Does a Legal Agreement Need to Be in Writing?
In an earlier blog, we discussed the basic requirements of a valid and enforceable contract:
- There must be an offer and an acceptance, known legally as an agreement.
- There must be consideration, which means all parties must give something of value in the bargain.
- The contract must be for a legal purpose. You cannot enter a contract to commit an illegal act.
- Each party must have contractual capacity, which means they can understand they’re entering an agreement and the terms of that agreement.
- The agreement must be entered voluntarily and not as the result of fraud, misrepresentation, undue influence, or duress.
While many kinds of oral contracts have legal force, there are specific instances where a contract must be in writing in order for it to be enforced. Those situations are set forth in each state’s “statute of frauds.” In New Jersey, the following types of contracts are must be in writing:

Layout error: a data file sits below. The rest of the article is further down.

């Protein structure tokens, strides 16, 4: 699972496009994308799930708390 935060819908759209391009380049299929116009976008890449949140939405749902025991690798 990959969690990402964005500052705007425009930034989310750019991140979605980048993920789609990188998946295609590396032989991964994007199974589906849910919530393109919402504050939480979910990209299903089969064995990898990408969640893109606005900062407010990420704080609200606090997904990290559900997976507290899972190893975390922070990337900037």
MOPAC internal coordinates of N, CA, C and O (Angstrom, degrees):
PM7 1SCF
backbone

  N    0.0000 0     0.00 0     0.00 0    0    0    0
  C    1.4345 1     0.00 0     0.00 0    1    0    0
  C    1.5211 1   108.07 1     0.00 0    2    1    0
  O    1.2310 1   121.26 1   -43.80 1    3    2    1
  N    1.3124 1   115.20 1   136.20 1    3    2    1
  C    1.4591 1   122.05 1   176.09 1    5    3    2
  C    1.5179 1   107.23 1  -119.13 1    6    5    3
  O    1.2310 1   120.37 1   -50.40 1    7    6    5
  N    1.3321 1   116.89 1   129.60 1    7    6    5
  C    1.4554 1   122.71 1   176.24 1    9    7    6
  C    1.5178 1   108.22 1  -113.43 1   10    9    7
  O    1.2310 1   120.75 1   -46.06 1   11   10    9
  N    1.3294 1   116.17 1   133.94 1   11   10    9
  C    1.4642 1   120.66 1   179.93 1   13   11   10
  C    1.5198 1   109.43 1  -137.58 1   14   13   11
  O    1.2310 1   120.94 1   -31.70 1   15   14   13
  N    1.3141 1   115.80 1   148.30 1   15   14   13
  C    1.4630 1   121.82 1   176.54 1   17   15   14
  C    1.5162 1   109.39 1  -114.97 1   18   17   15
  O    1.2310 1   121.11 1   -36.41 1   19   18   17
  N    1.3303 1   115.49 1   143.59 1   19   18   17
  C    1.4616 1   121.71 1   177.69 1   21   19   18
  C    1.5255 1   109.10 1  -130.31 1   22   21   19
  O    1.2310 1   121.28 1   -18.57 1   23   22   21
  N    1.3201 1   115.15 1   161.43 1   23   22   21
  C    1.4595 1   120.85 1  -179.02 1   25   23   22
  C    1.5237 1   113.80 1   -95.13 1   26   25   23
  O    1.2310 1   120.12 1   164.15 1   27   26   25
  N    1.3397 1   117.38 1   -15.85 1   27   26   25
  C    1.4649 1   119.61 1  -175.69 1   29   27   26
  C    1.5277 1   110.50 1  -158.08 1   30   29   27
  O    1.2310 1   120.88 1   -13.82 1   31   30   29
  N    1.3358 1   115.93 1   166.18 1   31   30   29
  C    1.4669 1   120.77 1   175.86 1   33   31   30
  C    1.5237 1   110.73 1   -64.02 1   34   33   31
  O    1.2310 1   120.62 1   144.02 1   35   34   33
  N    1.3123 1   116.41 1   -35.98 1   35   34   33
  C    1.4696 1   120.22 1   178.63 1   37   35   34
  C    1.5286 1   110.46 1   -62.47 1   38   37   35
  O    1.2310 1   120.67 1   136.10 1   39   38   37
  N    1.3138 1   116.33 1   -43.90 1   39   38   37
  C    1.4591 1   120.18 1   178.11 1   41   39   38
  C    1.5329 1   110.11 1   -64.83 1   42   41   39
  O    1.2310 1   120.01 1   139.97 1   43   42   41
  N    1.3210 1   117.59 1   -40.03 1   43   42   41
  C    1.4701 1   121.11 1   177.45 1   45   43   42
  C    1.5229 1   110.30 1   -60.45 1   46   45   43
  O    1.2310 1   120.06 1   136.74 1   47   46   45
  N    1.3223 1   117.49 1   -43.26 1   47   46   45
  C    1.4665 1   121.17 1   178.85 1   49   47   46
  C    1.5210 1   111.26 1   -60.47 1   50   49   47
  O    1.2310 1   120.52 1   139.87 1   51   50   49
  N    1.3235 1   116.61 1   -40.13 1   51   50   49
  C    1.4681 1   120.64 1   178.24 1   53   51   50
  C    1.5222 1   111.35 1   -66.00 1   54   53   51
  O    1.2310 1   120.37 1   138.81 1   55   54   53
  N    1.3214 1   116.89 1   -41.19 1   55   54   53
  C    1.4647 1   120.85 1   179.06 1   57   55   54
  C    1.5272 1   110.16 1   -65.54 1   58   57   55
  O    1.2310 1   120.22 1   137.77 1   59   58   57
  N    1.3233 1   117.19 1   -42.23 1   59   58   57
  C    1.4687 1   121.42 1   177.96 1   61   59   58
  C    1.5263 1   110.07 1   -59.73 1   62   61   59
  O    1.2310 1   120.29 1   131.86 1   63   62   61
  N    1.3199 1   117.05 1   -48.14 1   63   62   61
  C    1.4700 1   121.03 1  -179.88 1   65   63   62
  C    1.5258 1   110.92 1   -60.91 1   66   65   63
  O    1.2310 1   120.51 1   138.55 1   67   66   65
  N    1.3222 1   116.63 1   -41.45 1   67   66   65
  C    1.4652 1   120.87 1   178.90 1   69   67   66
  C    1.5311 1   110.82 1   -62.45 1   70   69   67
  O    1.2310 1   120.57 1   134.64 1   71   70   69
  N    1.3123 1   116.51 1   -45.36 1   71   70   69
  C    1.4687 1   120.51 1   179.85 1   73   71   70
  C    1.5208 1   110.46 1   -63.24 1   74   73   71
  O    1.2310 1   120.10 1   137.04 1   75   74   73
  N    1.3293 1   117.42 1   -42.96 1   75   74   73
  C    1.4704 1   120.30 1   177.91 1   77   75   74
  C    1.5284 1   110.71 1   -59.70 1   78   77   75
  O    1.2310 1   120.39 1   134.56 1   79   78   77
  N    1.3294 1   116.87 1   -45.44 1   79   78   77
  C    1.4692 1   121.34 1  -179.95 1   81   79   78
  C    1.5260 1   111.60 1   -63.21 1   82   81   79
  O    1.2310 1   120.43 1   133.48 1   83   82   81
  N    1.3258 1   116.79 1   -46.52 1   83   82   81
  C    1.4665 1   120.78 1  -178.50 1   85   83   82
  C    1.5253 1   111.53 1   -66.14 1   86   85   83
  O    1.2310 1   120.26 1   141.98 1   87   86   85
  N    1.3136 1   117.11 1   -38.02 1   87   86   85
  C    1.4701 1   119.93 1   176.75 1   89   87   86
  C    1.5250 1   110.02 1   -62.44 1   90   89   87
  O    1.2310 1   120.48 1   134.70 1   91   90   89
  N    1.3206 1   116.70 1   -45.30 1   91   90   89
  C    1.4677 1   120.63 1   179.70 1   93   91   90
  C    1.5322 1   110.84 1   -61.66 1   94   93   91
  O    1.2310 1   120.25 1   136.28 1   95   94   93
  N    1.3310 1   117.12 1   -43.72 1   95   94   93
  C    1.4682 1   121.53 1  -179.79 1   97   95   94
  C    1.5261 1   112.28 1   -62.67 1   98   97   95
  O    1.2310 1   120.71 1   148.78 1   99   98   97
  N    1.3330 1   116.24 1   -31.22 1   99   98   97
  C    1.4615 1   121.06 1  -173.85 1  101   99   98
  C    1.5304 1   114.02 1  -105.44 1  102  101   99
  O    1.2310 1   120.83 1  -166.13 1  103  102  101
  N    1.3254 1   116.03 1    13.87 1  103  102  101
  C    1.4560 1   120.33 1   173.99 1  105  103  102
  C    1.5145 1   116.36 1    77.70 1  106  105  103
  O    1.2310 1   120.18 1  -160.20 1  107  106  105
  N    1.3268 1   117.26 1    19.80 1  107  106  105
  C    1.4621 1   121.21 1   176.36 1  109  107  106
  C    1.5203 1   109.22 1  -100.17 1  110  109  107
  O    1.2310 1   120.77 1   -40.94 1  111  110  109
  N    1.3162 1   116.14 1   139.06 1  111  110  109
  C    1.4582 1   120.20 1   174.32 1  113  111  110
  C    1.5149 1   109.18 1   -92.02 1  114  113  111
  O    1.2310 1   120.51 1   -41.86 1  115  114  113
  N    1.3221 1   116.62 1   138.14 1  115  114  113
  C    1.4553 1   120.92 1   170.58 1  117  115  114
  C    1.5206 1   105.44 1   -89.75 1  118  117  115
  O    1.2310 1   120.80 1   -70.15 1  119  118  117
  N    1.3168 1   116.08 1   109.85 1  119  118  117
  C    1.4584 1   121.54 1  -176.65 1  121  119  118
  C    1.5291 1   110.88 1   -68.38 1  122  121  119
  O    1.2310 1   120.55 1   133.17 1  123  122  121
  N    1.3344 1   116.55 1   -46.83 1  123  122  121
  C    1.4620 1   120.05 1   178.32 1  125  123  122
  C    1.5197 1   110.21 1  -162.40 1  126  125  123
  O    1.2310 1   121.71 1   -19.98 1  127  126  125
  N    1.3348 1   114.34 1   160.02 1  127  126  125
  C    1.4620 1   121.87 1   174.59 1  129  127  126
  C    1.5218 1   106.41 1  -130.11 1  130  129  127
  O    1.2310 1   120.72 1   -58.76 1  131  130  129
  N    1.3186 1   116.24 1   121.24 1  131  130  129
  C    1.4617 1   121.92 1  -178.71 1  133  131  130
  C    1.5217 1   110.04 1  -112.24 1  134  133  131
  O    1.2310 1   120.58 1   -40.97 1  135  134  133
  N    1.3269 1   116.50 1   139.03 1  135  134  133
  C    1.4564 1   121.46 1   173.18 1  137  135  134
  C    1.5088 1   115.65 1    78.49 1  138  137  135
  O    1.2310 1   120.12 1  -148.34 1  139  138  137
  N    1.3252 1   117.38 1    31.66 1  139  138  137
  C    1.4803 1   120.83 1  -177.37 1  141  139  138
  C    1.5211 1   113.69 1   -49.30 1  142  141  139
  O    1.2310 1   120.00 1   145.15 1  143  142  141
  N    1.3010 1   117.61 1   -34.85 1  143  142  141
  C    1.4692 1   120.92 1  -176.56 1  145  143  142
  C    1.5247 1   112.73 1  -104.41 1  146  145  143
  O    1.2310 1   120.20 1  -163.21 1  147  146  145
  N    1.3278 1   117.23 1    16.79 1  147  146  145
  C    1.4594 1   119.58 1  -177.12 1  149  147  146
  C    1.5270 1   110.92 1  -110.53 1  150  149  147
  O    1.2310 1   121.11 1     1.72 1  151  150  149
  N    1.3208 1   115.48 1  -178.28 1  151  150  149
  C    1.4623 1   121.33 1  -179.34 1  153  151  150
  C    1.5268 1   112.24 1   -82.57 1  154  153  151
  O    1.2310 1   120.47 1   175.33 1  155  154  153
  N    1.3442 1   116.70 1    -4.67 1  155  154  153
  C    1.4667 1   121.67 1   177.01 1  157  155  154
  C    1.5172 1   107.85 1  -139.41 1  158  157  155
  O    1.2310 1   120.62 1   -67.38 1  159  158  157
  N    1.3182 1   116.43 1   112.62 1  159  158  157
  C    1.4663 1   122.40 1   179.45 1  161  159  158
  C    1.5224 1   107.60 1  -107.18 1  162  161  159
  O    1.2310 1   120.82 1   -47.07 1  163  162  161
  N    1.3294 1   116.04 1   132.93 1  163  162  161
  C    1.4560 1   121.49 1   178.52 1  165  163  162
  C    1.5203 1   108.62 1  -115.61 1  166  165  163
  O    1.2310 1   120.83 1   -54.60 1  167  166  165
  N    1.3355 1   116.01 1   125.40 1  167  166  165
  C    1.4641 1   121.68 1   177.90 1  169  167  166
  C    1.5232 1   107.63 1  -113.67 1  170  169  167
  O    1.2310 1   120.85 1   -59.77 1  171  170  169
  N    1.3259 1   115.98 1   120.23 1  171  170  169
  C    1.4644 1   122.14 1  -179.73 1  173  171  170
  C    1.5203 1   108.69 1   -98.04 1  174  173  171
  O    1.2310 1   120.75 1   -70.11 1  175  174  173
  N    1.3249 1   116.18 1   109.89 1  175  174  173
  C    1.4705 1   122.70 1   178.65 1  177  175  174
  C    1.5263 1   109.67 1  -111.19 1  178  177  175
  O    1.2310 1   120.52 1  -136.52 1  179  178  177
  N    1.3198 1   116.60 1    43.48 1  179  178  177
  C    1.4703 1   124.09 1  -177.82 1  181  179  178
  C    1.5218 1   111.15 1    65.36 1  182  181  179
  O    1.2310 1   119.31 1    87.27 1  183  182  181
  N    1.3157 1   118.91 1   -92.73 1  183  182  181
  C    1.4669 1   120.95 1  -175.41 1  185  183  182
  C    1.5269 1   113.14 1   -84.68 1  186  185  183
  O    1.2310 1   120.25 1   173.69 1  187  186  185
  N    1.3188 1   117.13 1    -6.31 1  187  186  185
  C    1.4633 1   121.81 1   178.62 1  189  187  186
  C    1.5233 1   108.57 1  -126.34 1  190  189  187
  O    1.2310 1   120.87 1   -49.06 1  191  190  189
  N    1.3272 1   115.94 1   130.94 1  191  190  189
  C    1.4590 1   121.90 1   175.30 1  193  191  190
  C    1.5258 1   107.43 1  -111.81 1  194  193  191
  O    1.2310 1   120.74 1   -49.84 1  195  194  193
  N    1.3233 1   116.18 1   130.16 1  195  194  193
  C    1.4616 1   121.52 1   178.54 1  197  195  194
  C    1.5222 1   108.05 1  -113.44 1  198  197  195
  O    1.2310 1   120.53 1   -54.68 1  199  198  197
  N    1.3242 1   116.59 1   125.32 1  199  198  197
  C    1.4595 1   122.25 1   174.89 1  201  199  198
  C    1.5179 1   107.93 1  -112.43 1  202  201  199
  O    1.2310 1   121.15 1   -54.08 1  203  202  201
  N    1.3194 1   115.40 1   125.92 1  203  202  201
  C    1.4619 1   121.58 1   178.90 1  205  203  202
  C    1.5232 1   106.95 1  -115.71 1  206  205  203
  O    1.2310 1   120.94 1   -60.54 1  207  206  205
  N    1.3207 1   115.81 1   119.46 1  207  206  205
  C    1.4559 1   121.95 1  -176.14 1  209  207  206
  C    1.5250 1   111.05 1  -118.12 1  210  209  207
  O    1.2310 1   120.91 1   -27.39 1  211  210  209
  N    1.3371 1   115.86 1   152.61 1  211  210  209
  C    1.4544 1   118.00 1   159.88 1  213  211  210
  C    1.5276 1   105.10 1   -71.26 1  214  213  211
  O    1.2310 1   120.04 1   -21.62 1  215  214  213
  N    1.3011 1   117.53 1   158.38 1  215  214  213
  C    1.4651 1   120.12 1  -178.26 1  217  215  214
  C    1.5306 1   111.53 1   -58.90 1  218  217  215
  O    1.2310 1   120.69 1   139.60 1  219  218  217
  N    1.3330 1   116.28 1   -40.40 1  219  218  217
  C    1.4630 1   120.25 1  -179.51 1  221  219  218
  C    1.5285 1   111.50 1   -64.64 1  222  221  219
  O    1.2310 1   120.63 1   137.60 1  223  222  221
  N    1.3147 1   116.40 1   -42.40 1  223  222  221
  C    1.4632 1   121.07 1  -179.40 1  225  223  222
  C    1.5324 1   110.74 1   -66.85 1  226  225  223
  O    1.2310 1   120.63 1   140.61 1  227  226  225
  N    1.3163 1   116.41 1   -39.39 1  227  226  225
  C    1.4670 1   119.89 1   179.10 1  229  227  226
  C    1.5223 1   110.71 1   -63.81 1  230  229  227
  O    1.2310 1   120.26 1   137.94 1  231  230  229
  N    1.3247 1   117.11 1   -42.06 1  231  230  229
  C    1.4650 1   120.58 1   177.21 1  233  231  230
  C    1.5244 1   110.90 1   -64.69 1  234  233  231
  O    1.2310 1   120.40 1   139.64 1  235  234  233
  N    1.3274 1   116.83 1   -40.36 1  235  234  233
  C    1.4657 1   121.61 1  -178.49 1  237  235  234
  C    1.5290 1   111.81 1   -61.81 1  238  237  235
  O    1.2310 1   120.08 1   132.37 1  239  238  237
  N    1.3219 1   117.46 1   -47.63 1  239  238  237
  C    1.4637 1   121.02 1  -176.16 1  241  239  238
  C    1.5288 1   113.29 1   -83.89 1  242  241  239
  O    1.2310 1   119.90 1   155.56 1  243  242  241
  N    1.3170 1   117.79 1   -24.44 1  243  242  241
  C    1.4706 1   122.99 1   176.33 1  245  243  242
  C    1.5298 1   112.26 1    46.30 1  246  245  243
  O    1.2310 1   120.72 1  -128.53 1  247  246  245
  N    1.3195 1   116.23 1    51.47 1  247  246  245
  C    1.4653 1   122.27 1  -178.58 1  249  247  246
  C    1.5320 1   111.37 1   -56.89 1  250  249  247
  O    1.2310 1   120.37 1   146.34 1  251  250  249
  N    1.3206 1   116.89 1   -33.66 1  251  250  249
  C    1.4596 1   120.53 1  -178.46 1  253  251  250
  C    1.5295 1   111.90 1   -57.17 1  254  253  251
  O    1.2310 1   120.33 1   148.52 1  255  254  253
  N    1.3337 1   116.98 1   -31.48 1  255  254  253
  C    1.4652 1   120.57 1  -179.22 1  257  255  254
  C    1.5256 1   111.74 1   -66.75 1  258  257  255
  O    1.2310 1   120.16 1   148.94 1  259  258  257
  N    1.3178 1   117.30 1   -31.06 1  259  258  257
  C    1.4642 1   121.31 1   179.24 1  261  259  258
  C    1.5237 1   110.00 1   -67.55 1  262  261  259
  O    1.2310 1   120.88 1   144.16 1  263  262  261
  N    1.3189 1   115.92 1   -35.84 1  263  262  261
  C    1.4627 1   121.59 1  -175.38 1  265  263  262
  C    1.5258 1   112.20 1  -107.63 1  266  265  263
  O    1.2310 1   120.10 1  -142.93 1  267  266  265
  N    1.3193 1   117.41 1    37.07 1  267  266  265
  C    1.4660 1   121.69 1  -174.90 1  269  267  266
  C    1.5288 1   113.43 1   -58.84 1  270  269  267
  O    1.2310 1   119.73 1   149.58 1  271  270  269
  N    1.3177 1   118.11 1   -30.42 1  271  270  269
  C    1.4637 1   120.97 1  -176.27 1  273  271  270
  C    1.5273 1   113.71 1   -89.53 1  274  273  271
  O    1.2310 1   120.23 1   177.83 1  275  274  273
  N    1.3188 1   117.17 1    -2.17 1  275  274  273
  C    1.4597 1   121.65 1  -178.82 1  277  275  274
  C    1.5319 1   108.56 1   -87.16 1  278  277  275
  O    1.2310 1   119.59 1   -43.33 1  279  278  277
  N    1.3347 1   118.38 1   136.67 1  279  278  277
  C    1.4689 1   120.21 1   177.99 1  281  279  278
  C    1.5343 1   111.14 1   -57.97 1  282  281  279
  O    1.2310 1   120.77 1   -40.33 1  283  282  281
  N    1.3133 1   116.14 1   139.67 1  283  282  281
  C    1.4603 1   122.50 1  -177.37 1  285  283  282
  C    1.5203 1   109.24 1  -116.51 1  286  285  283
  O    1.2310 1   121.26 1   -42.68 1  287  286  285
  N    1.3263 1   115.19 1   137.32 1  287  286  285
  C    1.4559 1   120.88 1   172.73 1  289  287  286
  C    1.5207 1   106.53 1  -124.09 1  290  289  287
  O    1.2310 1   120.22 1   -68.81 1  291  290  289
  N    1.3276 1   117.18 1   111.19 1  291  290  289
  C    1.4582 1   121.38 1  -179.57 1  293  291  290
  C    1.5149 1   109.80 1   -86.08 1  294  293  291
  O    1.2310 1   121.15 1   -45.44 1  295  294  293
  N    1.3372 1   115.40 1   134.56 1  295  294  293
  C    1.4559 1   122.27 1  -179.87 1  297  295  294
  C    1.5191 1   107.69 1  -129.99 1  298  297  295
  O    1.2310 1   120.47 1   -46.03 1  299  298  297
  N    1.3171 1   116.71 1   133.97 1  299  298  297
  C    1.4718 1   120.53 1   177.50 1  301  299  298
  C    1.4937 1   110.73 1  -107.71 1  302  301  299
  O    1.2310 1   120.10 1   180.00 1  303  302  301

- Most contracts involving the transfer or granting of an interest in land or real property, including buy-sell agreements, mortgages, easements, leases (exceeding three years in length), and restrictive covenants
- A promise to pay the debts or obligations of another person
- Prenuptial agreements (made after February 19, 2007)
- Loans, grants, lines of credit, and similar transactions where the amount extended exceeds $100,000 and the lender is in the business of lending money
- A promise not to exercise a legal right, including a contractual right, where the amount in controversy exceeds $100,000
- Real estate broker commission agreements
The Uniform Commercial Code (UCC), which governs business agreements, also requires that a contract for the sale of goods involving a sum greater than $500 must be in writing. The UCC also mandates that certain security interests may not be enforced based on an oral agreement.
Contact Attorney Howard N. Sobel
At the office of Howard N. Sobel, we provide comprehensive contracts counsel to businesses and business owners. Contact our office online or call us at 856-424-6400 to set up a free initial consultation (on selected cases). We are currently available by phone, text message, or videoconference only. Evening and weekend appointments can be arranged upon request. We accept all major credit cards.
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